I just got off the phone with someone who described one of my kids as wonderfully expressive.
Unfortunately, the child is drawn to trouble and occasionally expresses herself with her fists. Rarely does she start the tomfoolery, but often she finishes it.
I kind of laugh, not because it's funny, but because it helps me stay sane.
When she was a baby we called her "The Handler" because she was less verbal and more likely to defend herself using force. I'll be the first to admit it: While I don't condone violence, I take a little joy in my child not being a doormat. I think we all do. This, in no way, condones bullying on any level. I'm talking about your kid having the guts to stand up for herself or himself.
Often we tell our kids not to go looking for trouble, but sometimes it still finds them. Some of them seem more drawn to it than others and I'd like to address that "expressive" side right there before "expressive" becomes drama seeking. I'm thinking of the scene in "Finding Nemo" when they are supposed to go through the trench, not over it. It's a Disney/Pixar movie about a fish. Please excuse me, my brain has been over taken by random Google searches and PG movies. The fish were supposed to go through the trench and not over it, but they went over anyway and got themselves into trouble with the jellyfish.
Where are you supposed to be? Who are your jellyfish, aka pot stirrers? ... Both helpful questions for avoiding trouble.
When my kids find themselves in a conflict with a peer, I usually ask them to take these steps:
1. Firmly tell the person bothering you to stop. Not rocket science.
2. If they do not stop, remove yourself from their presence. Get away from the fire.
3. Tell an adult if it continues and is a problem that is causing you or someone else pain. Someone saying the word "butt" is not a real problem ... walk away.
4. If you have exhausted all of these steps, then you have my permission to defend yourself. Remember that no one, and I mean no one, has the right to physically put their hands on you without your permission ... and until you're 26, my permission as well.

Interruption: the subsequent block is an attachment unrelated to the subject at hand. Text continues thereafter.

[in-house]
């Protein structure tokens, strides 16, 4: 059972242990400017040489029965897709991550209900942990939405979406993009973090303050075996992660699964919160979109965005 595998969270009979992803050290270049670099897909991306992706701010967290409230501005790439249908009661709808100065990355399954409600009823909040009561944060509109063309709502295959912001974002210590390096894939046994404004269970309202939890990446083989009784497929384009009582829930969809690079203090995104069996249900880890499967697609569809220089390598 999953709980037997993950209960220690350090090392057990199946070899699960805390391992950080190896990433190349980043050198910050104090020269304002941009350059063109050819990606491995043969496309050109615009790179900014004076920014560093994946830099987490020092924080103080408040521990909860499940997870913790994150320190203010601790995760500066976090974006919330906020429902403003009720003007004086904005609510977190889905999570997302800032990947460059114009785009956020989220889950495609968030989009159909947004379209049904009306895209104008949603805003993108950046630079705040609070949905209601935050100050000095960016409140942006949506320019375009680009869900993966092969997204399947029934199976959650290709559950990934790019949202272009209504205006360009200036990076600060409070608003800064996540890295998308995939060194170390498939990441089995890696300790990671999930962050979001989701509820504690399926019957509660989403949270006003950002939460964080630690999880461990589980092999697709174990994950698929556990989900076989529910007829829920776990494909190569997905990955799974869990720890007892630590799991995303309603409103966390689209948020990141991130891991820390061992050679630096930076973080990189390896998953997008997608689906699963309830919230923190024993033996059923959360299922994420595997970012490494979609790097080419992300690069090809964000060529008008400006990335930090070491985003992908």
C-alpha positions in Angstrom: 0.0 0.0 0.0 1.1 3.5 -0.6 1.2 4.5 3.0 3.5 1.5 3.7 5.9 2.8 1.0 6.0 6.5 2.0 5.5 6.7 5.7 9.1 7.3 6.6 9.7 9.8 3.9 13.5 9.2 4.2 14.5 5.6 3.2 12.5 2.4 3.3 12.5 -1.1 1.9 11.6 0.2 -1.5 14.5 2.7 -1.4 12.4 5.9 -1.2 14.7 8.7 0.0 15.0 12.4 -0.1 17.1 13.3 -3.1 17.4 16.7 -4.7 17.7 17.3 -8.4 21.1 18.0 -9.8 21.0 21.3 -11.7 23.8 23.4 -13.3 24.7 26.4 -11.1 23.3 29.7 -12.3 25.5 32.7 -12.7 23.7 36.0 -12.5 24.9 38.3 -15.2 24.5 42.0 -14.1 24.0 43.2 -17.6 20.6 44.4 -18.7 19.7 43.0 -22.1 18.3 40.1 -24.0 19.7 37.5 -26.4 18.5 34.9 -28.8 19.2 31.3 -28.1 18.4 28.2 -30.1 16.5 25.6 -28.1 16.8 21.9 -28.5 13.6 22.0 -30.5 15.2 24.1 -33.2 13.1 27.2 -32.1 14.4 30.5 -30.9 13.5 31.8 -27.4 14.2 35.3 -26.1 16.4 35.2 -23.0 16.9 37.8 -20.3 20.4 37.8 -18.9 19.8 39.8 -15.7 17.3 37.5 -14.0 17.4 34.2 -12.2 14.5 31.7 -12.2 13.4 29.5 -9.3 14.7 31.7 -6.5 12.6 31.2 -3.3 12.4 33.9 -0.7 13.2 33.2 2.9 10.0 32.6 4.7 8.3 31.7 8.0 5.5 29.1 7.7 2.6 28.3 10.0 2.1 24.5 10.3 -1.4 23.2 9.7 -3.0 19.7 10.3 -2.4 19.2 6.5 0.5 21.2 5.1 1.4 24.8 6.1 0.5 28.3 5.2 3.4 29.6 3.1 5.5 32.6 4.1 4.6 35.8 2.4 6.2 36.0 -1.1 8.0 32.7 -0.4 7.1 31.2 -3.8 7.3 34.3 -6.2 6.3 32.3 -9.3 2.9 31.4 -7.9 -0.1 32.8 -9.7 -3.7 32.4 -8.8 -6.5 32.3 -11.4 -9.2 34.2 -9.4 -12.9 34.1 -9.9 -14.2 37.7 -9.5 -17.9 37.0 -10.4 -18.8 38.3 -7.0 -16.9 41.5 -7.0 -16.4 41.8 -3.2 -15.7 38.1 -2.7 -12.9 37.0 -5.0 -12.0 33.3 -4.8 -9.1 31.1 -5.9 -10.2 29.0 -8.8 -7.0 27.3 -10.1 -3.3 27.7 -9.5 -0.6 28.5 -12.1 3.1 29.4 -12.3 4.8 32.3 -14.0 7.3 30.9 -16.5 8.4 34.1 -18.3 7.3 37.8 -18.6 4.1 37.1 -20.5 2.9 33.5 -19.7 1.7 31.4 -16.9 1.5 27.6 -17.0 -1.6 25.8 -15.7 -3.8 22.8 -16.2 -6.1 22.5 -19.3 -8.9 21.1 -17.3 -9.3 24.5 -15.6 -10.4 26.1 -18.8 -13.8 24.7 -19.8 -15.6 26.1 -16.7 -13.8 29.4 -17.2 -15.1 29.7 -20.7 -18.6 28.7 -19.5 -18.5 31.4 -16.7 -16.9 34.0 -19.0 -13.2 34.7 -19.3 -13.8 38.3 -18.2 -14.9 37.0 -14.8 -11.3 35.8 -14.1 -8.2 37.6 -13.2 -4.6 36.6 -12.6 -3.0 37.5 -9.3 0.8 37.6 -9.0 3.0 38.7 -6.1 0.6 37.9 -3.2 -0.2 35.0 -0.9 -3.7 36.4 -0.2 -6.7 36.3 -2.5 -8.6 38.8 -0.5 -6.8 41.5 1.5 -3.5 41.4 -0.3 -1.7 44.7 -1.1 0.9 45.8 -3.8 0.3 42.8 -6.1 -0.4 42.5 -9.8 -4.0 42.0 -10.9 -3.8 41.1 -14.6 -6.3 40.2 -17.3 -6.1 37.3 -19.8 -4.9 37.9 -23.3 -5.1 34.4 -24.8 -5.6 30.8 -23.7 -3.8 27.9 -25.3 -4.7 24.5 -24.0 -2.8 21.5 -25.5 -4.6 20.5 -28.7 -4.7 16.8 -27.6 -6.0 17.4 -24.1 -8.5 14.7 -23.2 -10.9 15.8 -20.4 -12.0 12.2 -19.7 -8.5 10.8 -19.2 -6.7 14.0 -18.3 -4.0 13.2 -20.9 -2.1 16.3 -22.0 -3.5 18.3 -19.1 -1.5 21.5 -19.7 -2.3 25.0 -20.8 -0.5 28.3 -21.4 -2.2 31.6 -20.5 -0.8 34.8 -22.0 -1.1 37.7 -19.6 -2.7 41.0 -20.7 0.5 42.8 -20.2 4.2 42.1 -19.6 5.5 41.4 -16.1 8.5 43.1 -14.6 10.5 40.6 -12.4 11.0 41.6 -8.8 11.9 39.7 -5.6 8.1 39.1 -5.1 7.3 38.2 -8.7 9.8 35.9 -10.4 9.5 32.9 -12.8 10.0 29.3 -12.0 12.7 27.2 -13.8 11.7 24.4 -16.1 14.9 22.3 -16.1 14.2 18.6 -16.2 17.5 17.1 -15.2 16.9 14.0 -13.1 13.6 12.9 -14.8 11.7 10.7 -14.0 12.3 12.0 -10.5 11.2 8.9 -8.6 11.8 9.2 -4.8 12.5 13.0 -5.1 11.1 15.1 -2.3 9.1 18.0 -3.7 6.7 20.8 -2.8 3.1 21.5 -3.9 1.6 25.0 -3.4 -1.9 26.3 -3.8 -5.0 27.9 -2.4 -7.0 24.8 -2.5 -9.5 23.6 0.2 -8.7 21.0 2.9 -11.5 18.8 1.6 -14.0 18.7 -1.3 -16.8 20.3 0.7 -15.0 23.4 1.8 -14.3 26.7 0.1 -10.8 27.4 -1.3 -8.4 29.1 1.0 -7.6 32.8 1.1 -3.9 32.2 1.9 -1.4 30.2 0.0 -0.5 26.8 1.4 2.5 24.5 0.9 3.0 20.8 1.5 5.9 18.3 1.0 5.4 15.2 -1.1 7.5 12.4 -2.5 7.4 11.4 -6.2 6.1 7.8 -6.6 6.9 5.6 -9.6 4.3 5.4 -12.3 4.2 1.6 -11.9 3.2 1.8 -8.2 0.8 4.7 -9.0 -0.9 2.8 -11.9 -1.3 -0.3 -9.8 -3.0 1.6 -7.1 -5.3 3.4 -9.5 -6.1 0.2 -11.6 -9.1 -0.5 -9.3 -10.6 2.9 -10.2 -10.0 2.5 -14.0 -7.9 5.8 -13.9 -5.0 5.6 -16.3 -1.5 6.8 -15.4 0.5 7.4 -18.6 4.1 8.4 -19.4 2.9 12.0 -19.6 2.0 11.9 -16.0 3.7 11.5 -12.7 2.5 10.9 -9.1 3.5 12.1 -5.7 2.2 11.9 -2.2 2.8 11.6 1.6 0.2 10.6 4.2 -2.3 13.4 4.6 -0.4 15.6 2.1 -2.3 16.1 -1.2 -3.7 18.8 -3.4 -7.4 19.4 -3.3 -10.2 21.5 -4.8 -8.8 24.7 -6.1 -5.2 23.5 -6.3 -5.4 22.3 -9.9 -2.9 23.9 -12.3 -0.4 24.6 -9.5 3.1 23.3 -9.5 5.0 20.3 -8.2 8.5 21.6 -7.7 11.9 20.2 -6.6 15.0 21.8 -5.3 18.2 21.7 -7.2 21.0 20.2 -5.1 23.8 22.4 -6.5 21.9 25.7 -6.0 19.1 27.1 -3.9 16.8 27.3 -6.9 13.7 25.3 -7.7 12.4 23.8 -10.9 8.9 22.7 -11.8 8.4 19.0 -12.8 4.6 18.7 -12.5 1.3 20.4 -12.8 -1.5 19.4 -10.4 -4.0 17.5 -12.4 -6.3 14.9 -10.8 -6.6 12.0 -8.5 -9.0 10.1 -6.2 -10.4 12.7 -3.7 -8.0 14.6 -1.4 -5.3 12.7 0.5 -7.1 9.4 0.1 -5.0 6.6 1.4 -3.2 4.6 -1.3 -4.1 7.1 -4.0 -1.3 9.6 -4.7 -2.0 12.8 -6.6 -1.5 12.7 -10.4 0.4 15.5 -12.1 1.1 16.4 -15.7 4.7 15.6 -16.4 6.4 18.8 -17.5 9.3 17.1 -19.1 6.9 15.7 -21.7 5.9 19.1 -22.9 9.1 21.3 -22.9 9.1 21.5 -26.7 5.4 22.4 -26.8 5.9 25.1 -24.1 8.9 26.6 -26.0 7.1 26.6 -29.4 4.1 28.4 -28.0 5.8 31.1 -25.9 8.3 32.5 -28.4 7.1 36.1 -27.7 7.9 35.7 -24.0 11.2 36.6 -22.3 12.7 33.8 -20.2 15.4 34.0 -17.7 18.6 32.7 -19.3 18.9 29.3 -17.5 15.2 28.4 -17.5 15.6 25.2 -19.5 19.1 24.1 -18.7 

No one wants their kid to get in a fight and get the dreaded note from the teacher, but alas ... here we are.
This our first spat warranting a note. I'm not sure what's more surprising, the fact that we got in a fight or that I have four kids and this is my first note.
I'd like to gather all the facts before I react on this one, so I question the perpetrator.
She explains that she did in fact "join in" the fighting. I asked her to elaborate. She says that Voldemort (he who shall not be named) pushed her a few times and she decided to fight back and a wrestling match ensued. Unfortunately, this was during an assembly.
We walked through the steps:
Did you ask him to stop? Yes.
How many times did you ask him to stop? Three.
Why didn't you move away? I couldn't move.
Did you tell a teacher? Well I explained why ...
Nope. OK. We review protocol. We take this opportunity to go over what should have happened and how to avoid things like this in the future. All these teachable moments make me want a nap!
Five minutes later I'm so over it. Many times as a parent I'm trying to decide how mad I actually am while trying desperately to keep a straight face. While I don't find fights all that amusing, some of the details are and I know I will look back on the shenanigans of their childhood and smile.
Also excuse me for trying to bask in one of the perks of their strong-willed nature and what will probably take them far in life. They don't take anything off anyone and I'm not altogether sorry.
Now ... what sort of punishment should be handed out, if any?
Gathering the facts of this particular event, I feel like going over the steps to avoid trouble was good but probably a little lenient. I decide to hand out some chores with a plea to steer away from trouble, don't head straight for it. Go through the trench, not over it ... and I'm feeling a movie night tonight.
Jen Reekie was born and raised in Quincy and received a communications degree at the University of Kansas, which has come in quite handy as she communicates every day with four children who don't hear a word she says. This stay-at-home mom enjoys the challenge, though, and shares her experiences in this blog, "Mum's the Word." She welcomes your feedback, questions and stories about staying sane while raising kids.